This utility will check your image to see if it is correctly formatted. This does not enter your image into any show.
We no longer require your image to be pre-formatted to the 1920×1920 pixel size. The phone calls have iterated that well enough.
However, the image still gets resized (it’s a fairness thing). So, for the best quality the judges can look at, you still need to have as close to the resolution of 1920 pixels @ 72dpi on the LONGEST side.
At the VERY LEAST, your image should be at least 800 pixels on the longest side.
Lastly, your image does NOT have to be a jpg. It can be a TIFF, BMP or a PNG.
Frequently Asked Questions
You should use an image editing software such as Adobe Photo Elements. ($79)
Dots Per Inch – standard monitor resolution. Anything over 72dpi will NOT enhance the image on screen. Higher resolutions are for printing purposes only.
During the uploading process, your image will get converted to a square image, with black bars on either side. If your image is a low quality (below 800 pixels on the longest side) it will look poor for the judges. Therefore, a high-quality scan or photograph of your work, reduced down to 1920 pixels on the longest side @72dpi should be your goal. As we have found out here at OnlineJuriedShows.com, some people have found it difficult to acheive this goal. So, therefore, we eased up on the pre-formatted size restrictions and put the responsibility in the hands of the artists to determine the quality of their images submitted. The Show Sponsor has the option of requesting a replacement image if they deem it unacceptable.
My image is not square. Won't it get distorted when I format it to your 1920 x 1920 pixels specification?
No. Your image will not be distorted. Your images is place inside a square image, you’ll see black bars on either side. This is done for fairness during viewing by the judges.
I do not have any of the image editing software you mentioned. Is there another way to resize my image?
Yes. Click on “Artists” then click on “Convert an Image.” This is what the judges will see.
That is determined by the show sponsor and included on the prospectus. On the image upload page, you can see the maximum number of images and the number of images you have left to enter.
At no point will the judges see your name (unless you sign your work).
No. Usually the show prospectus will announce who the jurors will be, but this system does not allow their names to be shown to the public. However, their names, ratings, and comments are available to the show administrators for quality control purposes.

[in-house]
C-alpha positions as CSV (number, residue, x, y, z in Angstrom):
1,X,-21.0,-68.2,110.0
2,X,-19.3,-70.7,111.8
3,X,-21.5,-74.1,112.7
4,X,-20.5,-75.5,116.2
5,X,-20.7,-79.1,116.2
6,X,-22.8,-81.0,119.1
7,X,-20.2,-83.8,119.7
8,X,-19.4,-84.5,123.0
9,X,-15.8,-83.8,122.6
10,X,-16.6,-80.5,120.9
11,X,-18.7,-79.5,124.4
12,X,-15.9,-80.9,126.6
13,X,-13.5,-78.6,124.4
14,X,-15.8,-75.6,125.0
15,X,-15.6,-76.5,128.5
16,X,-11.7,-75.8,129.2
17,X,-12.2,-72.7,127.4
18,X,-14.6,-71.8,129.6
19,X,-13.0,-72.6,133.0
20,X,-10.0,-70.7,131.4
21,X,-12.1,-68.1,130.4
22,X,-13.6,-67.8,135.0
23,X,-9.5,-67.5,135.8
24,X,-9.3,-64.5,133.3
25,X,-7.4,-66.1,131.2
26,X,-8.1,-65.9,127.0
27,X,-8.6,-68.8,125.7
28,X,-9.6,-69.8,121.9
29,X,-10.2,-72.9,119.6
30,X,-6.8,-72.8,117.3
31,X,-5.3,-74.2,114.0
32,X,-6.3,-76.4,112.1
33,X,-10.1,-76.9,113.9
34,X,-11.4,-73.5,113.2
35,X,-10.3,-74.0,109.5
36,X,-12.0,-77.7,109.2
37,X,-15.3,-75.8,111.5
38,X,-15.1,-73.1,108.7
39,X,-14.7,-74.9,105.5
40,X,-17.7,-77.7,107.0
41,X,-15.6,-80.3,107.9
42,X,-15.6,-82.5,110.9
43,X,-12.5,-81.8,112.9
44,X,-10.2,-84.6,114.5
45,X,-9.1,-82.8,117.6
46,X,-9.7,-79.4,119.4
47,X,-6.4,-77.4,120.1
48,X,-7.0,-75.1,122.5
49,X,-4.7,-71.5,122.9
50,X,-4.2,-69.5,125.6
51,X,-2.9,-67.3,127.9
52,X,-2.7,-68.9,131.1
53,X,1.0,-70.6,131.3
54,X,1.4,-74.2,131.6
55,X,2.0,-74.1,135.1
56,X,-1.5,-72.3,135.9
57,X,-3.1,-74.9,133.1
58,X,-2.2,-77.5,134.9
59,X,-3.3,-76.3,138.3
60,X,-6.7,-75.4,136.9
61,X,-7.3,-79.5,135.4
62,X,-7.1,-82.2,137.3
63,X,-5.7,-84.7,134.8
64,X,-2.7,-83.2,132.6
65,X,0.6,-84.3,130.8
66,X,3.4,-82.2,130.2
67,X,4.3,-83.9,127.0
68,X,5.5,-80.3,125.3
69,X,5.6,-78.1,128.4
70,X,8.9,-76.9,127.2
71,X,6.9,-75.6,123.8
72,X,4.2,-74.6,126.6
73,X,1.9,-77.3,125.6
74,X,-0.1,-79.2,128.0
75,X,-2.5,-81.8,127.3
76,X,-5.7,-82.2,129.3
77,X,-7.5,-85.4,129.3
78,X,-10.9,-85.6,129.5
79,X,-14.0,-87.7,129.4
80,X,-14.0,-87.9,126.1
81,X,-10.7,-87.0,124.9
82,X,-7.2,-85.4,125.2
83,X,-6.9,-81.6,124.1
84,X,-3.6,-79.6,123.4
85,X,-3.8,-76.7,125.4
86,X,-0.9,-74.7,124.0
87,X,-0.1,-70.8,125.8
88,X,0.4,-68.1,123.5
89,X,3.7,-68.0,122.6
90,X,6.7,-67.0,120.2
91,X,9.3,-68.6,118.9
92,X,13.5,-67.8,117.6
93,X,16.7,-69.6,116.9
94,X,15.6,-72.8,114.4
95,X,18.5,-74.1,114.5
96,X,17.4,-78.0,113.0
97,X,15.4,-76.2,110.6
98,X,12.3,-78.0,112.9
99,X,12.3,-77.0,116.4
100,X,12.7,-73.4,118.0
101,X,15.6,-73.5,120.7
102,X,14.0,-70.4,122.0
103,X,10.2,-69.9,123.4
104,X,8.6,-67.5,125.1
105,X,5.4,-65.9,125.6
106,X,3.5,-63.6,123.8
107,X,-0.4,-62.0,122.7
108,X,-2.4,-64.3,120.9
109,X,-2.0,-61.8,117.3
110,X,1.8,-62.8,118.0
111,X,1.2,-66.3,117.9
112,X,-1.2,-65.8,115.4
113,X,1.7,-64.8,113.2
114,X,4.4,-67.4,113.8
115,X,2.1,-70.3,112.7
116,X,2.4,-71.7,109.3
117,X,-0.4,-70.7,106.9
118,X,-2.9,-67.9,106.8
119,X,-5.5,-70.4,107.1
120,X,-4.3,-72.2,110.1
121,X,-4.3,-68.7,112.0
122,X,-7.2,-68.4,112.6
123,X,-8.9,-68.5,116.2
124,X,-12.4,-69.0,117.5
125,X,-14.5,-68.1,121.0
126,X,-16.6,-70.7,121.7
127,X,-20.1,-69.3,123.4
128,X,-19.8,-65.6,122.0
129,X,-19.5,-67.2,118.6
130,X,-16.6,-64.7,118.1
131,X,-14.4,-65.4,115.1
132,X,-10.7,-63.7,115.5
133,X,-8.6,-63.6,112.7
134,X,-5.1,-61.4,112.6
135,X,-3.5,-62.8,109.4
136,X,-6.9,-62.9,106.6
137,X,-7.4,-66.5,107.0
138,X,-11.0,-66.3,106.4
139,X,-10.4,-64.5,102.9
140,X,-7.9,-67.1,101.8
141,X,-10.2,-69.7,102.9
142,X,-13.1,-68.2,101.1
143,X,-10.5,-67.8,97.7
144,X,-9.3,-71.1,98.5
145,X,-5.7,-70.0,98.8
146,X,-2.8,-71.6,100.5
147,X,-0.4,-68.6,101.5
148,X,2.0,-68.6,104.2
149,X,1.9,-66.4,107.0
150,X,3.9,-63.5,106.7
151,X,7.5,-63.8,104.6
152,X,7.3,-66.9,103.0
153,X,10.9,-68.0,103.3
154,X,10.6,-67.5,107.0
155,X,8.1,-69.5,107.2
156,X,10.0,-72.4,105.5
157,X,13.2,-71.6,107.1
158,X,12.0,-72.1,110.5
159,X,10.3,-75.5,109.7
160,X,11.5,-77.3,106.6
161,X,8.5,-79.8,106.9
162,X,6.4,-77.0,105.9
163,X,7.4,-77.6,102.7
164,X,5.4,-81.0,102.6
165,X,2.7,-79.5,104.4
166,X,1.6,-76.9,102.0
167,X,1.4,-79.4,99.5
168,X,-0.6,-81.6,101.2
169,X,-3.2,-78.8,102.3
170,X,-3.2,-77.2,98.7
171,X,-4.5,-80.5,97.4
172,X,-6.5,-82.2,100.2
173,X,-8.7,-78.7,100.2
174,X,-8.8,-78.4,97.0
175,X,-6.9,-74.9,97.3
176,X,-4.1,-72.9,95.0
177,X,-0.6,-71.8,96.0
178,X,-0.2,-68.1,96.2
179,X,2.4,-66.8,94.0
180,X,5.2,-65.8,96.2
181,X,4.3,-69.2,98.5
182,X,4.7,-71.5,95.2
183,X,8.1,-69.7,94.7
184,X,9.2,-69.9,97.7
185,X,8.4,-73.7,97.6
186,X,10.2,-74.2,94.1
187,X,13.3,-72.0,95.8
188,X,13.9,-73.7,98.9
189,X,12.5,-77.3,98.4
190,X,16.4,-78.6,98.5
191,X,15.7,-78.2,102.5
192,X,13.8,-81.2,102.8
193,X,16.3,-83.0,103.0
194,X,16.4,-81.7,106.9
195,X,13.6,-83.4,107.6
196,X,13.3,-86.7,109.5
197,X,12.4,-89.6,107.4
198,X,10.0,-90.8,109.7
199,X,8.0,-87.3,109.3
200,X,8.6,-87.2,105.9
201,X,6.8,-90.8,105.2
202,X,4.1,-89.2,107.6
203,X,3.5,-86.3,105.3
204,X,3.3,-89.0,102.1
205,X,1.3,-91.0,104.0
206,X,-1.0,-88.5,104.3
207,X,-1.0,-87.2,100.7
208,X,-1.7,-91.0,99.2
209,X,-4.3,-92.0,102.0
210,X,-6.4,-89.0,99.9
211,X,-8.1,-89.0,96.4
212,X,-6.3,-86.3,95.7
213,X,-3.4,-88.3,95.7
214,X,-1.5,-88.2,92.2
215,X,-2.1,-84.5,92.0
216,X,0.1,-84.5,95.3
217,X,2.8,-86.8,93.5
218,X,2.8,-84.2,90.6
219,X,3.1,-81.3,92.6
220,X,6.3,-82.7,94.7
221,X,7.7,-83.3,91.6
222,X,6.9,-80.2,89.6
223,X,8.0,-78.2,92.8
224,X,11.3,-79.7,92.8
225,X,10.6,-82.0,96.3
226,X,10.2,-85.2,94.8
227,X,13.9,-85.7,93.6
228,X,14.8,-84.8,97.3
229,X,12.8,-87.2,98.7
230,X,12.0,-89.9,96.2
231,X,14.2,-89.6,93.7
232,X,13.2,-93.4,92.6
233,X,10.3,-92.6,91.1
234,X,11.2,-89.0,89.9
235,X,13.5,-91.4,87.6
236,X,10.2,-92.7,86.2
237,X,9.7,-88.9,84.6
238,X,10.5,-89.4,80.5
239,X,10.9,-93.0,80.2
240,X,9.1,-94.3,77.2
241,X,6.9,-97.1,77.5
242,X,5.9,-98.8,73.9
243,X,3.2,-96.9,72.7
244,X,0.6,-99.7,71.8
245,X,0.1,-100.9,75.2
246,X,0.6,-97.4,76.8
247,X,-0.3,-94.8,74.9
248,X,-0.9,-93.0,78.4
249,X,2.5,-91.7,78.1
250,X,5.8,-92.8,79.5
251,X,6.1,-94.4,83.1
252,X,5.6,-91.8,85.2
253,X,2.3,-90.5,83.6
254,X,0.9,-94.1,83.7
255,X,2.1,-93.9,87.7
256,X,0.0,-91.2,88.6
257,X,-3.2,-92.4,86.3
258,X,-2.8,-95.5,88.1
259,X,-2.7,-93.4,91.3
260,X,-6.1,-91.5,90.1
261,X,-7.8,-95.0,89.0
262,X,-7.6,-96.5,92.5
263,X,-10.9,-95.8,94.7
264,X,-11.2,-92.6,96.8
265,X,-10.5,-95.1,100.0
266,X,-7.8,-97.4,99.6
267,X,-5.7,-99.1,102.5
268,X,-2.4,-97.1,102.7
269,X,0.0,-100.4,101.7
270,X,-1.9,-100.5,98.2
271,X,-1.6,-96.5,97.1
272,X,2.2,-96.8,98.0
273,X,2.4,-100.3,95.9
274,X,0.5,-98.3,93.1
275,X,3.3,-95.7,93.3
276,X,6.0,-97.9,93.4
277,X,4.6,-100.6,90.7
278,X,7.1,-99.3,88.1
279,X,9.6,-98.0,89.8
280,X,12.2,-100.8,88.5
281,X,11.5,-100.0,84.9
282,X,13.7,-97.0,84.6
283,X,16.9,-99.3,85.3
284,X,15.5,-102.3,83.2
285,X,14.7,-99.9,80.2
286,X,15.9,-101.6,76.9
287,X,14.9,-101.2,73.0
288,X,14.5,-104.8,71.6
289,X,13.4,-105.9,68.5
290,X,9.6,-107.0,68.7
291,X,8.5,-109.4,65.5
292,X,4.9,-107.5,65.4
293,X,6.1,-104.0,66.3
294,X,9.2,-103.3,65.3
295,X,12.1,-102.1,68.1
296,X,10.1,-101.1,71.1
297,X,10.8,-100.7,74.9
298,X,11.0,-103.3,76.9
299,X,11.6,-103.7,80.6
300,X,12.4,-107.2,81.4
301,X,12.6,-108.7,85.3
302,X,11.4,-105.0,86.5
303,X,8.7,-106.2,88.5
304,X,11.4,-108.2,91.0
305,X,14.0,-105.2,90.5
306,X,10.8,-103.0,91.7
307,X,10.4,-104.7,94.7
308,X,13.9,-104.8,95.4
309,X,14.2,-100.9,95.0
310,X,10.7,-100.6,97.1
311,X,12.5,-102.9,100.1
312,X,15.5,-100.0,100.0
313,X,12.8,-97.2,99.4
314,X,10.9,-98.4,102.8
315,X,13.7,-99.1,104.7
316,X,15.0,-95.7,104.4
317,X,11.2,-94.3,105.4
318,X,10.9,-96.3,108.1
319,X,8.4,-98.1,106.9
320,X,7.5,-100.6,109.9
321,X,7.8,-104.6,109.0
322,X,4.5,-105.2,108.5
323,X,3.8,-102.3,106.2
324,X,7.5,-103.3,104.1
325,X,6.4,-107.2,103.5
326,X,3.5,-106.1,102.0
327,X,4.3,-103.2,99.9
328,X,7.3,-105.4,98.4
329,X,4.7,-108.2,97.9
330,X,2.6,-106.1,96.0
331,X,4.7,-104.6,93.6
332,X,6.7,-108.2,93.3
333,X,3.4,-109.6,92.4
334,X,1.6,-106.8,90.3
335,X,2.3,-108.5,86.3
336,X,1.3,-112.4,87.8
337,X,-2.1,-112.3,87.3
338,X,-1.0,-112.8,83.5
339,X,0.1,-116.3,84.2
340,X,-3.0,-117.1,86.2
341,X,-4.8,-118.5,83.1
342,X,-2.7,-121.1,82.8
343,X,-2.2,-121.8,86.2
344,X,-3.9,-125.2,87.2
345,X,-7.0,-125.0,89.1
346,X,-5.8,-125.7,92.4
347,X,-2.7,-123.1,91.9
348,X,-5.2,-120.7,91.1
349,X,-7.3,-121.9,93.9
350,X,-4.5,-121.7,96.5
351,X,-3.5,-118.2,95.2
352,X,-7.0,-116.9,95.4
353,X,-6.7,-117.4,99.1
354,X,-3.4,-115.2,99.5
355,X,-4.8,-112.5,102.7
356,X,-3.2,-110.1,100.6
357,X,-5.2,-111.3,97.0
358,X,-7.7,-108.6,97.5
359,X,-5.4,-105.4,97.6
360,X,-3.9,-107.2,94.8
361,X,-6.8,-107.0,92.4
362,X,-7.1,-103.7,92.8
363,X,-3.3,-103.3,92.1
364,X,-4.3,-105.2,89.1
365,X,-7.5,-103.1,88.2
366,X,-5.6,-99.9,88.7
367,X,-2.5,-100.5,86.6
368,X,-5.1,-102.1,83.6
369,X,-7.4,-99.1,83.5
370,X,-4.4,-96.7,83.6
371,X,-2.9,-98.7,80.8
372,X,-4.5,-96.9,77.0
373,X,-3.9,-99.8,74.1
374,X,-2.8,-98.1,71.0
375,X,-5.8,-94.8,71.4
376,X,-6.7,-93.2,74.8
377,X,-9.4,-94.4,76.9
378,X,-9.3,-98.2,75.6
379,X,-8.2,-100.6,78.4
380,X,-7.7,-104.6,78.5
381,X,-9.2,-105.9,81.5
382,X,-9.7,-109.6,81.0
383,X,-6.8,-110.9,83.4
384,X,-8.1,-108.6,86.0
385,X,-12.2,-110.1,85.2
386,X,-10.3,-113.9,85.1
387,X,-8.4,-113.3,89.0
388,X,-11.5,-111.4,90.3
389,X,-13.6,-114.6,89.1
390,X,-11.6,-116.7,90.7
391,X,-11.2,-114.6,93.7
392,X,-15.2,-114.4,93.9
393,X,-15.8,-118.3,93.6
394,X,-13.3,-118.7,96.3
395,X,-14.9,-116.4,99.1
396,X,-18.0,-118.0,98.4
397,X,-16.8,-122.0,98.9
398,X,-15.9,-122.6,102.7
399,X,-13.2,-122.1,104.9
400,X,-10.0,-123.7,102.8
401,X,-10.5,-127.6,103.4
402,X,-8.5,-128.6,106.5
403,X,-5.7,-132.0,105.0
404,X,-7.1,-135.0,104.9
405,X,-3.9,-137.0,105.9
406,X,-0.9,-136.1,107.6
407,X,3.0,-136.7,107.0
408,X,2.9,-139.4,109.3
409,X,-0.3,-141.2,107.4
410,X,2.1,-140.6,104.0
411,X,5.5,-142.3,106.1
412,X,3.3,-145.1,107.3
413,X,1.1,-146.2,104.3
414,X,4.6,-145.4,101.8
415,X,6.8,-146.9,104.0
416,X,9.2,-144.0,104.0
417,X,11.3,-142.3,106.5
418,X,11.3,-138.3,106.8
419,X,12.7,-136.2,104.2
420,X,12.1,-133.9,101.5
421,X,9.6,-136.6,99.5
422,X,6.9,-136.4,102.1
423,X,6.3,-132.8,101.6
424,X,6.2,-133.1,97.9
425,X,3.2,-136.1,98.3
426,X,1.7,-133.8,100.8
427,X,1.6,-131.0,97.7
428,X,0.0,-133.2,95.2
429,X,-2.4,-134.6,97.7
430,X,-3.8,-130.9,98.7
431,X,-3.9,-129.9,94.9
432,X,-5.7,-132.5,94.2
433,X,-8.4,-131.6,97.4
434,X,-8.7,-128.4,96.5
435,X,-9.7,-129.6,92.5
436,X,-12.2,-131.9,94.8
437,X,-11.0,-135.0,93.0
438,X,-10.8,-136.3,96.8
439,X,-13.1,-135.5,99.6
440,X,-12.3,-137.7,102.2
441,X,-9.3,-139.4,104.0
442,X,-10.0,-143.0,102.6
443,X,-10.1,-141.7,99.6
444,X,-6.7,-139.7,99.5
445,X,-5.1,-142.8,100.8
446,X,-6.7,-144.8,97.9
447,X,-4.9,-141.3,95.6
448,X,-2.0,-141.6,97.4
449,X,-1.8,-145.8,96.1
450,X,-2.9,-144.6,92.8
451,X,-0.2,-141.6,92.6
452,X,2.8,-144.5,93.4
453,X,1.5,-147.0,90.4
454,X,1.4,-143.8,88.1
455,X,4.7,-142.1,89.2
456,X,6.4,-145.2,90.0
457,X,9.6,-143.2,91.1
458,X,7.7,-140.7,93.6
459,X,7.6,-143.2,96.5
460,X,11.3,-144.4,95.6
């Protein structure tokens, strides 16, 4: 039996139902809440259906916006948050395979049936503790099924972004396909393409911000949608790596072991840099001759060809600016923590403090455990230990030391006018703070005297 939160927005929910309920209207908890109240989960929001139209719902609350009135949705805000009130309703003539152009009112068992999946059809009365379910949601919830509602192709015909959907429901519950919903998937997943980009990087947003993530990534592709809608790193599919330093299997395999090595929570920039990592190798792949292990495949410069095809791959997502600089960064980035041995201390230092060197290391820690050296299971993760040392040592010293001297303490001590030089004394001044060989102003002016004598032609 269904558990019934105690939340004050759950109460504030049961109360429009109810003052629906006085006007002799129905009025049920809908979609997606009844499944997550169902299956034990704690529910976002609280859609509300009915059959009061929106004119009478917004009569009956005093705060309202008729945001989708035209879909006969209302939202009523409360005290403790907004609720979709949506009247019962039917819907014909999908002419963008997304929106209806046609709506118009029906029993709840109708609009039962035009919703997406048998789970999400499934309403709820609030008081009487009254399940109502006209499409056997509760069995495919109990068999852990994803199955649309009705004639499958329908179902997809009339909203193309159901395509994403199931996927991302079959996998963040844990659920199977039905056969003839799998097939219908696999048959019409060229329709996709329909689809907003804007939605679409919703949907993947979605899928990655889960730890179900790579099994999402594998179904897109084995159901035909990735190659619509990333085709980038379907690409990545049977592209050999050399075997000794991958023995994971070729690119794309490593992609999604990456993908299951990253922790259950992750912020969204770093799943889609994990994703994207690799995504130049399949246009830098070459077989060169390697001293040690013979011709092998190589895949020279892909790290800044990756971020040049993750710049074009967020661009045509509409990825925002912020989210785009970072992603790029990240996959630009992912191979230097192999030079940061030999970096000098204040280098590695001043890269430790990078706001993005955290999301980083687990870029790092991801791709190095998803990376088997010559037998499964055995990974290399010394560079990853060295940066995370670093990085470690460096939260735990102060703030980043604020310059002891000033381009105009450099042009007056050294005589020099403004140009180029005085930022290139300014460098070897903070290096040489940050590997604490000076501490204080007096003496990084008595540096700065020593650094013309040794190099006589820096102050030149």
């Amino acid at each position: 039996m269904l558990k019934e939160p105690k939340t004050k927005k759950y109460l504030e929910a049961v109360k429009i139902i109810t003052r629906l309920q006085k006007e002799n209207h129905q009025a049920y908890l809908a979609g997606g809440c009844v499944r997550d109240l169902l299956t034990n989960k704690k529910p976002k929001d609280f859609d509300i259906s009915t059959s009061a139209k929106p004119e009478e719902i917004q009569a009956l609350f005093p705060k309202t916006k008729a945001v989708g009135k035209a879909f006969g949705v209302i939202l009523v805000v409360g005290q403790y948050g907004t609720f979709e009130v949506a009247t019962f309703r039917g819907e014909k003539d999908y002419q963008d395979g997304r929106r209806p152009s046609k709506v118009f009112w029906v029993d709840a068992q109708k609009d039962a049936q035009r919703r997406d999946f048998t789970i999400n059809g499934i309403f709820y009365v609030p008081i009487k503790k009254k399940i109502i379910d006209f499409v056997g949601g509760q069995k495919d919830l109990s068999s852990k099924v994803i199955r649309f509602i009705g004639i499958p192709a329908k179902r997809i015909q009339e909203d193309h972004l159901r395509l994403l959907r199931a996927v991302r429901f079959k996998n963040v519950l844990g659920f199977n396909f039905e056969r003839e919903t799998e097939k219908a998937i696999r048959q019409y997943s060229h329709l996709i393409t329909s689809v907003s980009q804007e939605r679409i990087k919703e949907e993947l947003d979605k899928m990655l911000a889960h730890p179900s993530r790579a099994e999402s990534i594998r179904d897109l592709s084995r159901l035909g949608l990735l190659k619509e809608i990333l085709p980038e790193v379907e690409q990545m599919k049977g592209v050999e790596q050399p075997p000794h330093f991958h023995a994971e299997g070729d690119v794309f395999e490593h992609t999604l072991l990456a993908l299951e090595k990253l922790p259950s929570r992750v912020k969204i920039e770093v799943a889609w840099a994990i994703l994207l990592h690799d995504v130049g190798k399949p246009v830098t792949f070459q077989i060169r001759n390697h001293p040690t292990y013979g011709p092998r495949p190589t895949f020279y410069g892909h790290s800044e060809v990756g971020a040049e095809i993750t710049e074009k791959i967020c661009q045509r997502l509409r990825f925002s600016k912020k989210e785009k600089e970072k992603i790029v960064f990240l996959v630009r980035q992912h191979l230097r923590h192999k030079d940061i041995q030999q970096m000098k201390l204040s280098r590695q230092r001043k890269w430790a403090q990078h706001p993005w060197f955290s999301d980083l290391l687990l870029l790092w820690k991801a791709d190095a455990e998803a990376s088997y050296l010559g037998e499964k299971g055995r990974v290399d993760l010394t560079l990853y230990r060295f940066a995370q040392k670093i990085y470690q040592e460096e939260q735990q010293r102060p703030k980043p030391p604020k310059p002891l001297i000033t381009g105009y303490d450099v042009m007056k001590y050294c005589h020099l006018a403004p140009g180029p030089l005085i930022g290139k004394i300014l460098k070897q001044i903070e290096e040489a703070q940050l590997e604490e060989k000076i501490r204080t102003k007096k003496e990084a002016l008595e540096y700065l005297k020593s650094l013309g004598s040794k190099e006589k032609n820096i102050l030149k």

The upload speed depends on your connection to the internet. Please be patient if you have a slow connection or use dial-up. Also, the larger the size in MB, the longer it takes to transfer.
Tips for photographing your own work
*These notes were taken from a seminar given at the Southern California Artists Association.
Use a tripod to mount the camera. Check that it is plumb (straight up and down) with a small level or plumb bob, to make sure the lens is perpendicular to the wall that your artwork is on. The camera should be centerline vertical and horizontal to the work being shot. Your work should be on a wall that is plumb as well. Make sure your work is mounted flush to the wall, unframed.
Try and do a lot of work at the same time. That way you only setup once.
Natural light is the best lighting. Full spectrum light on a bright overcast day is best.
If you are using studio lights, the lights should be on both sides of the artwork. Light it equally, about 45 degrees from each side. It is preferable to use 5000 Kelvin light bulbs or a color balanced light. Look for “color balanced” on the box. Use a flood, not a spot light. If possible, use a polarized filter in front of each light.
After the camera and lighting are set up, and you have made sure that everything is plumb, level and perpendicular, use the self-timer to actually shoot the camera.
The camera will often save the image as a RAW or a TIFF. Photograph your work in this format, then save it as a JPEG at the very end.
Be sure to check the resolution of your camera to make sure it is set to the highest resolution and the largest image setting. Be sure your camera is at least 3 MegaPixels (all newer cameras are).
Even if your work is vertical, shoot it horizontally. You can always rotate it in the computer.
Always use a tripod. If possible, use an SLR (Single Lens Reflex), it’s better than a small “point and shoot”. Use a macro lens to avoid “pincushion” effects.
If using a “point and shoot” camera, do not use the macro setting. Set the zoom to a “mid zoom.” Telephoto zoom looses too much light and the image will be too distorted.
As a last resort, you can lay the piece on the ground then point the camera straight down.
Preparing your image for upload
Adobe Photoshop Elements, NOT Adobe PHOTOSHOP, is recommended. They are very similar and are in fact made by the same company, just be sure it says “Elements” in the title. The cost is approximately $79.
After you purchase Photoshop Elements, you may want to purchase a book or similar tutorial material to learn the software.
Open the image in Adobe Photoshop Elements. Click on Image, then Image Size.
Change the larger side to 1920 pixels. Change the dpi to 72. Then click OK.
Save your image as a JPEG (.jpg). When you save it set the image quality to 12 or Very High.
*Note about color correction: Your monitor does not show accurate color. DO NOT color correct the image.
The outcome should look like this: